Public outcry halts Australian Border Force blitz in Melbourne

By Mike Head
31 August 2015

A politically-orchestrated police show of force was planned for Melbourne last weekend, featuring the first on-the-spot visa checks by the Abbott government’s recently-created Australian Border Force (ABF). However, it was abruptly cancelled within hours on Friday amid protests and public outrage.

Friday morning’s announcement of the ABF-Victoria Police operation—dubbed Operation Fortitude—raised the spectre of armed para-military ABF officers interrogating people on the streets of central Melbourne who appeared to be of foreign descent, under the threat of them being hauled away for detention if they could not prove their citizenship or visa status.

An outcry on social media, combined with messages of protest from ethnic community organisations and a protest by about 300 people at the city’s central Flinders Street train station forced the abandonment of a provocative police-ABF media conference outside the station.

Victoria Police then called off Operation Fortitude altogether. According to the ABF’s Friday media release, the operation intended to swamp the inner city with police on Friday and Saturday night “targeting everything from antisocial behaviour to outstanding warrants.” The media reported that the “huge multi-agency operation,” jointly conducted with ABF, public transport, sheriff’s and taxi commission officers, would also feature “detection dogs,” “booze buses” and automated number-plate recognition vehicles.

Once Operation Fortitude was halted, damage control set in. Prime Minister Tony Abbott denied any prior knowledge of the blitz, as did Victorian state Premier Daniel Andrews. Both Abbott and Andrews insisted that there never was, and never would be, a police operation to target people on the streets for visa checks.

Yet the high-profile weekend operation would not have been announced without the highest levels of authorisation at both federal and state levels. It was later revealed that federal Immigration Minister Peter Dutton’s office was twice sent briefing notes, attaching copies of the planned Friday morning ABF news release.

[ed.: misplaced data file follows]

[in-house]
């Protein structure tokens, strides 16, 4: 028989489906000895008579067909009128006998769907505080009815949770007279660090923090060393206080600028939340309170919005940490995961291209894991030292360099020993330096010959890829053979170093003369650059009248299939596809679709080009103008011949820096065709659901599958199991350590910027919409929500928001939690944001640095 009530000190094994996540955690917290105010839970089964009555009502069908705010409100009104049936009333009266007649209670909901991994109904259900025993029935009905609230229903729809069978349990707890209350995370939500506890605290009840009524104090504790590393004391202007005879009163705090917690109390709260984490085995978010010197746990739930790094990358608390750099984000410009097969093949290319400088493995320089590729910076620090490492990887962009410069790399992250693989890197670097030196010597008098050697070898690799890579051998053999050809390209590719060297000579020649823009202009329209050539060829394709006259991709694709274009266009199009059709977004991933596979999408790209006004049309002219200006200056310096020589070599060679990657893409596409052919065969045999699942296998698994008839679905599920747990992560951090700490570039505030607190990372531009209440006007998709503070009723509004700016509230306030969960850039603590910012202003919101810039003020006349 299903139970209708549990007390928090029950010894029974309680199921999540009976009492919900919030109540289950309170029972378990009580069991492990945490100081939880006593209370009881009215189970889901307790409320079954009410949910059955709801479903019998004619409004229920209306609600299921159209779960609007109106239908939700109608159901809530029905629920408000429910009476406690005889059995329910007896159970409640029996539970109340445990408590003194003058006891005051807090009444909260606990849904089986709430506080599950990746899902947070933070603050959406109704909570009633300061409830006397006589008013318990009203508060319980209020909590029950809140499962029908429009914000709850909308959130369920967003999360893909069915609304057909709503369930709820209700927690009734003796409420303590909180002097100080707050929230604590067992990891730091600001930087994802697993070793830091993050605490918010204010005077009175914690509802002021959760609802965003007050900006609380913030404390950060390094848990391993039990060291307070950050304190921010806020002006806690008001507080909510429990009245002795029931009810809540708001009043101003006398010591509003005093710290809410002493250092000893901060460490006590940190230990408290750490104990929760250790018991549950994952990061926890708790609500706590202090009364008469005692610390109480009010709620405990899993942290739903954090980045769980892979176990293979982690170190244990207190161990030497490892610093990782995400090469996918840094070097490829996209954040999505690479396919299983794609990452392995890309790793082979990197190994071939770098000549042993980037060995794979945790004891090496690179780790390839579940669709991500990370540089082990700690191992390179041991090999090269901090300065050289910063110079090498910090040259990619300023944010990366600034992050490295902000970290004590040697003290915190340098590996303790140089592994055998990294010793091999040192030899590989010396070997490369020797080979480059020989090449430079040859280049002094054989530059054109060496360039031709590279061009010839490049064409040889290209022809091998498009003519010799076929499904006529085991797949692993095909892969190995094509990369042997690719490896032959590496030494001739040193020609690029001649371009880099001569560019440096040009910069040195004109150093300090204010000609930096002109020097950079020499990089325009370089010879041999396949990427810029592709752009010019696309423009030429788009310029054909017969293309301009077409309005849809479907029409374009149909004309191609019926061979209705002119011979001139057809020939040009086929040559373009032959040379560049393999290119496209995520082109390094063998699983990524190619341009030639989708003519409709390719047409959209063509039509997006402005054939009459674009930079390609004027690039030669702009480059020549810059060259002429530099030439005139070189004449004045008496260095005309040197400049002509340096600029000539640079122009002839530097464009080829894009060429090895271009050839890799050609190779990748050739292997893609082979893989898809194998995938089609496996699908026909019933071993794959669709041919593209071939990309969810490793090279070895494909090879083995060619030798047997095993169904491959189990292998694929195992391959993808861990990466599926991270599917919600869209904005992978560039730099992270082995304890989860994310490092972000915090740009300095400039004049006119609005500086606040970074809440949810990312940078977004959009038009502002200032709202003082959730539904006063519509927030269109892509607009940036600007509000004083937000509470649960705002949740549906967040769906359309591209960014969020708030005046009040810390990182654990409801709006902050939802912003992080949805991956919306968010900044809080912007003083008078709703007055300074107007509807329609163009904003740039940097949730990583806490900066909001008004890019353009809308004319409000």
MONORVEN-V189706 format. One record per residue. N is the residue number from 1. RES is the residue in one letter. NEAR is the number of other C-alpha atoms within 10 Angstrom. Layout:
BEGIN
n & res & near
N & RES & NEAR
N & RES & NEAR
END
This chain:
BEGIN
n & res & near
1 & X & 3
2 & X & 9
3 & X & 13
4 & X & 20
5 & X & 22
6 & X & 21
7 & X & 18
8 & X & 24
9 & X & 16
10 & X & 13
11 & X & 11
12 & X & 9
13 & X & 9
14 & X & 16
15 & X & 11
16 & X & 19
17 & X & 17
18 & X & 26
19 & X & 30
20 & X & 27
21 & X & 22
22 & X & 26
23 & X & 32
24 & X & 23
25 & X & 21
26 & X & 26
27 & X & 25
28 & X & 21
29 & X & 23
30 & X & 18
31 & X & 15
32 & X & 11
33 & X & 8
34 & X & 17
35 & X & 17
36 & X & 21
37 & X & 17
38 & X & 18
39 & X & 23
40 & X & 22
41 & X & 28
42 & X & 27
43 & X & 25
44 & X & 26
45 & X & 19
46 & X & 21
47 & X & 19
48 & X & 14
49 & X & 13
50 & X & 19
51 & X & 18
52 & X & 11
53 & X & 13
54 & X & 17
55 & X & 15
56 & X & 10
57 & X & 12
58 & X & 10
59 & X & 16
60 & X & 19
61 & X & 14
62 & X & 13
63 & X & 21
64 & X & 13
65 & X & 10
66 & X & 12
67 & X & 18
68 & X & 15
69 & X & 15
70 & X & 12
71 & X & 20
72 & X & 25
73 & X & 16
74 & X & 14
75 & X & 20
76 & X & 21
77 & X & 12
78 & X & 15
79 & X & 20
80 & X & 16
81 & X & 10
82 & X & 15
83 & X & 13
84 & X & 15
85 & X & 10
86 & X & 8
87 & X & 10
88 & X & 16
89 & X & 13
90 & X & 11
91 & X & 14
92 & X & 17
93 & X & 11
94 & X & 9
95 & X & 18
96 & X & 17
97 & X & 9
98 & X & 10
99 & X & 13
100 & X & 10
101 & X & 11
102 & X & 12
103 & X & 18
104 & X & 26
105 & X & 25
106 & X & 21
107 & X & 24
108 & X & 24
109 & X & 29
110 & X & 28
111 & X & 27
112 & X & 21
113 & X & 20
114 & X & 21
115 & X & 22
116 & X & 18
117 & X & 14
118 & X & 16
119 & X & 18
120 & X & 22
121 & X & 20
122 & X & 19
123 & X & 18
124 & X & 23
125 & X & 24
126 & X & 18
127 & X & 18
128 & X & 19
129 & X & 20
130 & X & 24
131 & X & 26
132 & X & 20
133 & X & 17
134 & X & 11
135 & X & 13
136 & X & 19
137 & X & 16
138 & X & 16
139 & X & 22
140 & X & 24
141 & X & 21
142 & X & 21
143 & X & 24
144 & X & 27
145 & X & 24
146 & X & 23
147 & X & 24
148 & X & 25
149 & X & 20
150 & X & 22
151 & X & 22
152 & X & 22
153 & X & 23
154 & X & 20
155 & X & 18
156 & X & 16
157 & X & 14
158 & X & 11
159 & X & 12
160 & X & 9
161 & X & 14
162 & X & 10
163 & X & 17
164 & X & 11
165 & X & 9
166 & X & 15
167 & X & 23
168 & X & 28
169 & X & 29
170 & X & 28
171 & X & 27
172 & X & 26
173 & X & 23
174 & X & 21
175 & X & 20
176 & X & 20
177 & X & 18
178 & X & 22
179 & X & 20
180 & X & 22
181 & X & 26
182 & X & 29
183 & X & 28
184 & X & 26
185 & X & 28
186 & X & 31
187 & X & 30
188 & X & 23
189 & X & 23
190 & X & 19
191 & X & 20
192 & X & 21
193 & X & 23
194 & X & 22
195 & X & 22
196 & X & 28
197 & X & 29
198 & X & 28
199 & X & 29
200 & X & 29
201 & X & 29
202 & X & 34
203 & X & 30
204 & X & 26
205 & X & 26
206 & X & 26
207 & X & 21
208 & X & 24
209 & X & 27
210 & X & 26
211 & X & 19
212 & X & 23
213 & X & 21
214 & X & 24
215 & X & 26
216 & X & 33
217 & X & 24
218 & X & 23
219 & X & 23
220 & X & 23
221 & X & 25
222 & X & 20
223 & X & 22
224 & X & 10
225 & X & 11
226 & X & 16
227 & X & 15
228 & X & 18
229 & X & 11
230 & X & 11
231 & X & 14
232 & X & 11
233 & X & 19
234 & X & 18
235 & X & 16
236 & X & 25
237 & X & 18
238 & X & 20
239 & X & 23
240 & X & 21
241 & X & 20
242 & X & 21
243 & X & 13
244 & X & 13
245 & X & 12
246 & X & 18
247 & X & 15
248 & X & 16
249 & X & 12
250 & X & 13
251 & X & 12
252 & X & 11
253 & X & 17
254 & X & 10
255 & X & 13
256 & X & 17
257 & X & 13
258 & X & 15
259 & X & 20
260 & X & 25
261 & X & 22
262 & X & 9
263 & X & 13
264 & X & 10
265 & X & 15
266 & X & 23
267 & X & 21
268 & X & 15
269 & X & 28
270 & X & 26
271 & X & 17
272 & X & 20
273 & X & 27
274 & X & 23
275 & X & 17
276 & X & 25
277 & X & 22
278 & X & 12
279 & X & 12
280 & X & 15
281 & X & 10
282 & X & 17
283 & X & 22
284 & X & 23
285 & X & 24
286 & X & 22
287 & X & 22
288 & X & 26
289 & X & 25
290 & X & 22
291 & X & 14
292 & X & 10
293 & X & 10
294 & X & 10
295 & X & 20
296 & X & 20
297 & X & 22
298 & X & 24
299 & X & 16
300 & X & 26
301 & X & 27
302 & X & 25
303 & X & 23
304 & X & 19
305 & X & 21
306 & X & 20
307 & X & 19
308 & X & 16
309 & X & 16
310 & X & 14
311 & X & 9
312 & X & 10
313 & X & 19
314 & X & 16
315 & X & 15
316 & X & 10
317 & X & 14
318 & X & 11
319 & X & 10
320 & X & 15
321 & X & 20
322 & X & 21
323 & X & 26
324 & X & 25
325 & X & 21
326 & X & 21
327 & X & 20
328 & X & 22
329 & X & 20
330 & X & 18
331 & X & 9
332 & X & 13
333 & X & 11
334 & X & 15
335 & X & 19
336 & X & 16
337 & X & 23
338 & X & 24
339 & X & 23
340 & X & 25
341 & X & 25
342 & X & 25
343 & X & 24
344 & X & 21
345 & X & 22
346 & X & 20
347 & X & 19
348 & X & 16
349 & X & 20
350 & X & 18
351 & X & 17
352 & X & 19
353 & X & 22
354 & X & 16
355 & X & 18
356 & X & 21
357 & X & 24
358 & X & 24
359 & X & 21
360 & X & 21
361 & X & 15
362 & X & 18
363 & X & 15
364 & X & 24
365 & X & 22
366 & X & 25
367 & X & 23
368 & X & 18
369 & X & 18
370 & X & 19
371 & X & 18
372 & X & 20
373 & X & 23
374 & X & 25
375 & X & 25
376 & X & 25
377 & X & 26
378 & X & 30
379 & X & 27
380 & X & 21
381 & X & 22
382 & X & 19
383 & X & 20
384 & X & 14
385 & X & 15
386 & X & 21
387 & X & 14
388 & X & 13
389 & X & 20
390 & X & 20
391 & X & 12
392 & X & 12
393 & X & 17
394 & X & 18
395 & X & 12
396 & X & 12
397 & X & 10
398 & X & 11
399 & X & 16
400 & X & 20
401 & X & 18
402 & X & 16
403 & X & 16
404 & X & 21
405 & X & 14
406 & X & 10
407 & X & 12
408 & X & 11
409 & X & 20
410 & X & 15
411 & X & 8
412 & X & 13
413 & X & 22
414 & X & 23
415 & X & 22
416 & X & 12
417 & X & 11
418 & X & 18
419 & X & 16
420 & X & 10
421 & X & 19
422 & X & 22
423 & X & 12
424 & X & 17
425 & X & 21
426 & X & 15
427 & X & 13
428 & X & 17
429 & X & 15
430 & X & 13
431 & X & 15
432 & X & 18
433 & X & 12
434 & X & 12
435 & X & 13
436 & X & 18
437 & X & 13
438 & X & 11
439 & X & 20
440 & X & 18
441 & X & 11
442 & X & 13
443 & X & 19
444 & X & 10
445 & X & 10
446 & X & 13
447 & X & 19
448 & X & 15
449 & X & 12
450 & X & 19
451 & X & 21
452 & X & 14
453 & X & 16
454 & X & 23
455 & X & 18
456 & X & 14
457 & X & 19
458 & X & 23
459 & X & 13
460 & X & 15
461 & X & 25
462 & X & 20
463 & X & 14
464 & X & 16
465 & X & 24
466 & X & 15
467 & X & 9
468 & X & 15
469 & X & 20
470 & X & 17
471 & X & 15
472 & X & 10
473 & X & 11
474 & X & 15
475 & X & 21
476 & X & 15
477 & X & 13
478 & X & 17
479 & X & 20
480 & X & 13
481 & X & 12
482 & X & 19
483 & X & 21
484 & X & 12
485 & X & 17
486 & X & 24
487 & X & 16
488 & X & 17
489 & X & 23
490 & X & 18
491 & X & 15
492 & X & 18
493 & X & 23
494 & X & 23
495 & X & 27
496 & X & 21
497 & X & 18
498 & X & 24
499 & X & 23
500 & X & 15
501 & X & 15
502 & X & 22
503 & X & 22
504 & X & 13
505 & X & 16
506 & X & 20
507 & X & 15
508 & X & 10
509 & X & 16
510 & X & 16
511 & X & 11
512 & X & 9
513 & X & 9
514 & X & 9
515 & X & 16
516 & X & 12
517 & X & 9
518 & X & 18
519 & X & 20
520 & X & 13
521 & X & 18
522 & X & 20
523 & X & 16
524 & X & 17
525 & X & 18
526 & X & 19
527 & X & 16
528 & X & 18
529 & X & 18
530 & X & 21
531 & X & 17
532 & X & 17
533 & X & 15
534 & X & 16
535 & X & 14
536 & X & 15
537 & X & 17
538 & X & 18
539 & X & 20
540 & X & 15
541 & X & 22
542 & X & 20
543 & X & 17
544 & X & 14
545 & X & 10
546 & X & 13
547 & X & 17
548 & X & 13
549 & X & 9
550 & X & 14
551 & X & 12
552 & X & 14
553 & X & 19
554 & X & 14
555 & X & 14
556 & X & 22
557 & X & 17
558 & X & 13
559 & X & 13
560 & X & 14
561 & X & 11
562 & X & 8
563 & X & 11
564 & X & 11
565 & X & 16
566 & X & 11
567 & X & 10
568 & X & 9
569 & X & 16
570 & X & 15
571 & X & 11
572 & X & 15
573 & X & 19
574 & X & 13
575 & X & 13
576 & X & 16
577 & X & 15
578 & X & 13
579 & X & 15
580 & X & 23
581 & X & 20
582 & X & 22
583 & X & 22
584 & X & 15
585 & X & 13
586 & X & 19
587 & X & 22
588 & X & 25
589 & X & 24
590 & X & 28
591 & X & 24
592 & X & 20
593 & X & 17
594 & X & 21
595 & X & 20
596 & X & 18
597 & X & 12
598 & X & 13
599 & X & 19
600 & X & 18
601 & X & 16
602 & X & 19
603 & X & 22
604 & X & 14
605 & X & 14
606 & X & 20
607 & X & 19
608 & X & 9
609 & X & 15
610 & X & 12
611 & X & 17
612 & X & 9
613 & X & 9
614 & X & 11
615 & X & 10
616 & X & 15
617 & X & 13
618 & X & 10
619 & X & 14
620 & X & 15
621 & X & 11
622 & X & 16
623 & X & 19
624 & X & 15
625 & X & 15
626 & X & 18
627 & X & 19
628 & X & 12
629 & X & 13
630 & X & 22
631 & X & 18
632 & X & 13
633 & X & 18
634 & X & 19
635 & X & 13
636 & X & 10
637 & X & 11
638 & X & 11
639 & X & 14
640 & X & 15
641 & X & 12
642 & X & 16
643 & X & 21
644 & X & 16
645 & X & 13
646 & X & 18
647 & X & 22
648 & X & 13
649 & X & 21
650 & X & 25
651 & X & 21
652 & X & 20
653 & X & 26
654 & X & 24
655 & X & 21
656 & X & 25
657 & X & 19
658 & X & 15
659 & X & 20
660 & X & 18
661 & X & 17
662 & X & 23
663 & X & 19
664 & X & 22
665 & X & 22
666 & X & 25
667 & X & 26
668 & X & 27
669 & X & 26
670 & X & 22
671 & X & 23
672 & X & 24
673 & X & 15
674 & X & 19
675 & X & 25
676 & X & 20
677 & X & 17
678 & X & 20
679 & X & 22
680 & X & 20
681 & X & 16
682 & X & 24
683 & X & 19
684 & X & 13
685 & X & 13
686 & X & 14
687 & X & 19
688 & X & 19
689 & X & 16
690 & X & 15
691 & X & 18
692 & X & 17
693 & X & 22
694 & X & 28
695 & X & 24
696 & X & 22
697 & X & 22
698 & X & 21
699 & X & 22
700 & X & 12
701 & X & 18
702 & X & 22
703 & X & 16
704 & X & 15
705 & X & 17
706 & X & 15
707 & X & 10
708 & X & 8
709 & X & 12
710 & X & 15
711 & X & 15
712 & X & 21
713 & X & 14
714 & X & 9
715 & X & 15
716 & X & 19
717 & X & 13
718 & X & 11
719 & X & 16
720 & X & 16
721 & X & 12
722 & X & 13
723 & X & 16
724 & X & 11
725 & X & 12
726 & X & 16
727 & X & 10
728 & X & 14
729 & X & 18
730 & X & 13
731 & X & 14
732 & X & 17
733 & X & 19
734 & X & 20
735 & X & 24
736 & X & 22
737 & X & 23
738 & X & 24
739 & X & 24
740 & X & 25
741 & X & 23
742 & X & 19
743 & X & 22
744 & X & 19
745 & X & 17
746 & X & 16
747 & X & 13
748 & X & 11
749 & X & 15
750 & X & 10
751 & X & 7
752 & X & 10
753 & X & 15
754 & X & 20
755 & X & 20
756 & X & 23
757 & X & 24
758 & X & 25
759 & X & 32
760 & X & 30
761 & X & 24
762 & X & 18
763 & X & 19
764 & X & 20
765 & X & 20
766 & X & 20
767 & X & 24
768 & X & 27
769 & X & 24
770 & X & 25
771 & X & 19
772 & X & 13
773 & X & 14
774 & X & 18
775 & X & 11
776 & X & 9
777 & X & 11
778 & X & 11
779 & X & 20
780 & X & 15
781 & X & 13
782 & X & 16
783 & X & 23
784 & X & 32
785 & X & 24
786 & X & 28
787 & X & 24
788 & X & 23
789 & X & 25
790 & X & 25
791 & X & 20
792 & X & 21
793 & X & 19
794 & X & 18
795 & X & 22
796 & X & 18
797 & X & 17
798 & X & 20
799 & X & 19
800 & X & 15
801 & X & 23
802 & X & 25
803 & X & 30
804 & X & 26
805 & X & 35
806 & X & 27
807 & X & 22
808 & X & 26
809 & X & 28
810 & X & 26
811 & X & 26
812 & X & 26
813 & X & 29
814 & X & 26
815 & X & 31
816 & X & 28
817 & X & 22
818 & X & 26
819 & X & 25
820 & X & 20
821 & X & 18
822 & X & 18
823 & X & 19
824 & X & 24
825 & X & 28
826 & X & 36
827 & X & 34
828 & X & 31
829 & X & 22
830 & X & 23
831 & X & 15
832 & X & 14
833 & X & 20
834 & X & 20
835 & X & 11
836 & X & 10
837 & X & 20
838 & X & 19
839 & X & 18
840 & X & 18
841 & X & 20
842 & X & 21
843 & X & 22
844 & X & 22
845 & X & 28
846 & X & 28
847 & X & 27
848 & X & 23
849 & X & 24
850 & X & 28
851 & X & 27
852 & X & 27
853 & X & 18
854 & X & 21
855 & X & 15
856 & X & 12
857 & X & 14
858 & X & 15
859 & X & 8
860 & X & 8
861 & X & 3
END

ABF chief Roman Quaedvlieg claimed that the media release was a badly-worded mistake at a “low level” in his command. But a senior ABF officer—its Victorian and Tasmanian commander, Don Smith—was directly quoted in the release, declaring: “ABF officers will be positioned at various locations around the CBD [central business district] speaking with any individual we cross paths with. You need to be aware of the conditions of your visa; if you commit visa fraud you should know it’s only a matter of time before you’re caught out.”

This statement was not made for operational purposes. In fact, it would have alerted anyone with a visa problem to stay out of the inner city on Friday and Saturday night. The threat was issued to send a wider political message, reinforcing the government’s intent to crackdown on so-called “illegals” accused of over-staying visas or working without the permission of the immigration authorities.

The media release heralded the extension of the ABF’s “compliance field-work,” which already include raids on workplaces, onto the streets of a major city. “We’re very proud to be able to support each of our organisations to achieve our common mission of promoting a secure and cohesive society here in Melbourne,” it stated. “Operation Fortitude will be launched by representatives from each participating agency at 2pm today on the steps of Flinders Street Railway Station.”